Alessio Viviani, an amytrophia patient who cannot move a piece without an assistant, caused a sensation in Italy by winning the Open in Porto San Giorgio in 2015 ahead of several professionals. The Italian insists that he would not participate in a separate competition. This begs the question if resources should rather enable players with impairments to participate in mixed, open competitions and thereby increase their participation and visibility.

The ECU recently ran a workshop on Equal Opportunities in cooperation with FIDE´s DIS Commission in Thessaloniki, where guidelines for organisers, recommendations for federations and training needs were worked out. Inclusive Education is the focus of the latest edition of the ECU´s First Rank Newsletter.

We are looking for discussants for a Round Table on Inclusion and Equal Opportunities. We are also inviting contributions for a workshop on Chess for Children with Special Needs. Please write us at info@chessplus.net

Parallel Streams (and a bit of Overlap)

We have been asked about the structure of our conference. We have parallel streams throughout both conference days on our title theme “Chess and Female Empowerment” as well as on Chess in Education with a bit of overlap. Here is our planned schedule:

Saturday 30 November
9.30-11.00 Registration
11.00-12.45 Opening Plenary: Female Perspectives
12.45-14.00 Lunch
Book Presentation
14.00-16.00 World Café Debates
Round Table Inclusion and Equal Opportunity in Chess
Workshop
Software Presentations
16.00-16.30 Coffee
16.30-18.00 Parallel Workshops
18.30-20.30 Games on 8×8 Evening
Sunday 1 December
9.00-10.30 Parallel Workshops
                      Software Presentations 
10.30-11.00 Coffee
11.00-13.00 Keynotes
World Café Debates
Parallel Workshops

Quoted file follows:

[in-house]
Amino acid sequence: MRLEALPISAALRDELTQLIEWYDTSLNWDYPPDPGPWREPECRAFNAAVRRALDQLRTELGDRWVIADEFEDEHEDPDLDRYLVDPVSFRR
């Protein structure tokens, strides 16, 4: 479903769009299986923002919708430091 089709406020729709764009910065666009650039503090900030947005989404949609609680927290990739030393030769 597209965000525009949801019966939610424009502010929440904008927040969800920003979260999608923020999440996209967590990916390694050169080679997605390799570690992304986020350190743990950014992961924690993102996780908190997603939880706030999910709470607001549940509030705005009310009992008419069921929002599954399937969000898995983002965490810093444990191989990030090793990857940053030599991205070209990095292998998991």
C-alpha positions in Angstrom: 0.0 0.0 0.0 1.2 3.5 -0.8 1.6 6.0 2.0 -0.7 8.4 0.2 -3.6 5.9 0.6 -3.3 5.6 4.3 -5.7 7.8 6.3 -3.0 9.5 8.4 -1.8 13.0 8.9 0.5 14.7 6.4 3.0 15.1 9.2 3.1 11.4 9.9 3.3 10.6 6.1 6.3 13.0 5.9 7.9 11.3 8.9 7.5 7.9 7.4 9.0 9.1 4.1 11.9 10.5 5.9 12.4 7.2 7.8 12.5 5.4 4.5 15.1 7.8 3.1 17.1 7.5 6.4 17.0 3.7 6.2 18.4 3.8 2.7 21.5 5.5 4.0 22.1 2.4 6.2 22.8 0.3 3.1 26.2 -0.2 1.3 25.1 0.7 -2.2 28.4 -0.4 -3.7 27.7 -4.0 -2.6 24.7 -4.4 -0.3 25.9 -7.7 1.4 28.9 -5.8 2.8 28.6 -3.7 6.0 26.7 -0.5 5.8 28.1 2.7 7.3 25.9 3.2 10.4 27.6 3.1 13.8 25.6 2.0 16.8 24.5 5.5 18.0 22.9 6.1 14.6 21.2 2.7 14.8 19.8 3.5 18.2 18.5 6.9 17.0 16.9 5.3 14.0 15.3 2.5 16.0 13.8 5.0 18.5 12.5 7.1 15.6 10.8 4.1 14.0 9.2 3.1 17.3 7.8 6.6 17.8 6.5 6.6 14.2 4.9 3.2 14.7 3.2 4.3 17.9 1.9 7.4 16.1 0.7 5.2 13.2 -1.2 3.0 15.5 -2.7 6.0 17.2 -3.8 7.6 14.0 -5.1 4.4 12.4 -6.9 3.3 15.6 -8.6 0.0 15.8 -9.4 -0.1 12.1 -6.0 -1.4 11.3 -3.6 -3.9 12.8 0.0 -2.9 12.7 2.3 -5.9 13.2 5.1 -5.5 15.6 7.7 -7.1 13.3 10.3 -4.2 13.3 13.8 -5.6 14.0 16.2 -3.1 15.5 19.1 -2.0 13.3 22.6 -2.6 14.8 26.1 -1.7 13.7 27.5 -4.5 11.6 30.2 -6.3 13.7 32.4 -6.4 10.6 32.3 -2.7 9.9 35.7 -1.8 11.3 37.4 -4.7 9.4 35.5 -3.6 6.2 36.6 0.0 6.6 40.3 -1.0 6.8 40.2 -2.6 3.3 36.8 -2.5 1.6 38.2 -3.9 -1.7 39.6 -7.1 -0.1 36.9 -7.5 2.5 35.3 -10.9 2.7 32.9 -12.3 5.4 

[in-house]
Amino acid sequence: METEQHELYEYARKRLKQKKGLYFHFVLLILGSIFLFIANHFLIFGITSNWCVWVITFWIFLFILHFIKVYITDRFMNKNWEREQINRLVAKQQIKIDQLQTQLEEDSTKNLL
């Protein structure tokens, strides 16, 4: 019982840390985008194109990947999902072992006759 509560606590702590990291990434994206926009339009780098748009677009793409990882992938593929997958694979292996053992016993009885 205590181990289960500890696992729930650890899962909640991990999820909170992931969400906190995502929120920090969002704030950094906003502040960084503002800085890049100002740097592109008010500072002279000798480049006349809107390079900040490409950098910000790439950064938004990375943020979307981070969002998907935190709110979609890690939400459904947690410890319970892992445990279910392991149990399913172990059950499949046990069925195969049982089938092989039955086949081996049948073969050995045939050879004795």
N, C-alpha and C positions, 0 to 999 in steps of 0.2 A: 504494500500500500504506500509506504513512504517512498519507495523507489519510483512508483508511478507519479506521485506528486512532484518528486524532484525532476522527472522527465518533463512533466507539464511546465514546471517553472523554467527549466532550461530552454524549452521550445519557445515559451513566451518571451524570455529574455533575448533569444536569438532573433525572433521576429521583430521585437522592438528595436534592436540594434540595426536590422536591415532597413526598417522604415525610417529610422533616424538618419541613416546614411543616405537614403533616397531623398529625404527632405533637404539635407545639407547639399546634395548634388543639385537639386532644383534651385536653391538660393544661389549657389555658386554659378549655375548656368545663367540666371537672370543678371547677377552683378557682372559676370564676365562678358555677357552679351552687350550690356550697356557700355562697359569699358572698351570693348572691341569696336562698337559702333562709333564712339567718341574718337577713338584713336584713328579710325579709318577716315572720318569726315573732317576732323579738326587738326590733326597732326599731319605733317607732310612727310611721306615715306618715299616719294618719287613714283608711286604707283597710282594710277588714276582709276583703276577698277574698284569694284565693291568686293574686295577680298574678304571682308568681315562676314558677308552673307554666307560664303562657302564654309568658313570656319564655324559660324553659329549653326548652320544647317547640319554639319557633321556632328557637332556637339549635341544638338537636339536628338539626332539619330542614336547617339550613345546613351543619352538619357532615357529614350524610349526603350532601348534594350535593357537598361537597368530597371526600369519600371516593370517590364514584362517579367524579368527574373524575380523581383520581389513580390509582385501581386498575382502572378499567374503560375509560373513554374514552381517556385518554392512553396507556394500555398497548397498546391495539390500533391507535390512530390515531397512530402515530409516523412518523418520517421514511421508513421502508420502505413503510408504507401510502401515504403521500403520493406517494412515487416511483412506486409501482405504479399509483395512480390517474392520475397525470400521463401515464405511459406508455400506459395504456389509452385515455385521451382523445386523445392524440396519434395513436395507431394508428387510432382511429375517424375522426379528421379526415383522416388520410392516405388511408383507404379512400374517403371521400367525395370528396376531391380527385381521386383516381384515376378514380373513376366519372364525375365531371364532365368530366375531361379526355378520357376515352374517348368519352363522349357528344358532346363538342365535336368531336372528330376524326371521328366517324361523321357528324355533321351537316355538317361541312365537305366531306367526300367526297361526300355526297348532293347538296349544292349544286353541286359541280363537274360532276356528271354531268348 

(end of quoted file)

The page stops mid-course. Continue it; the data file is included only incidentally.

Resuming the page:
13.00-14.15  Lunch
14.15-15.30 Round Table The Woman Question in Chess
Parallel Workshops
15.30-16.00   Coffee
16.00-17.30 Parallel Workshops

This doesn´t mention the numerous side meetings that are informal or by invitation only nor the planned film screenings.

The world class action in the Grand Chess Tour final will start on the day after the conference on Monday, 2 December. If you participate yourself in the London Chess Classic, your playing schedule will allow you to attend a part of the conference on Saturday, 30 November, and most of it on Sunday, 1 December. Several bus lines run between the Irish Cultural Centre in Hammersmith and the Olympia Kensington. It is just under a mile or twenty minutes to walk. Considering that you won´t be able to attend the conference at full length, as a registered participant of the FIDE Open or Weekender you are eligible to attend the conference on both days with the purchase of one day ticket.

Please keep our call for contributors in mind contact us with your suggested presentation or debate topic.

Competition results

The jury in our competition for the best original classroom chess exercise involving collaborative problem solving decided to award a shared first prize. The winners will share equally the cumulative prize fund for places 1-2, receiving EUR 400 each. Congratulations!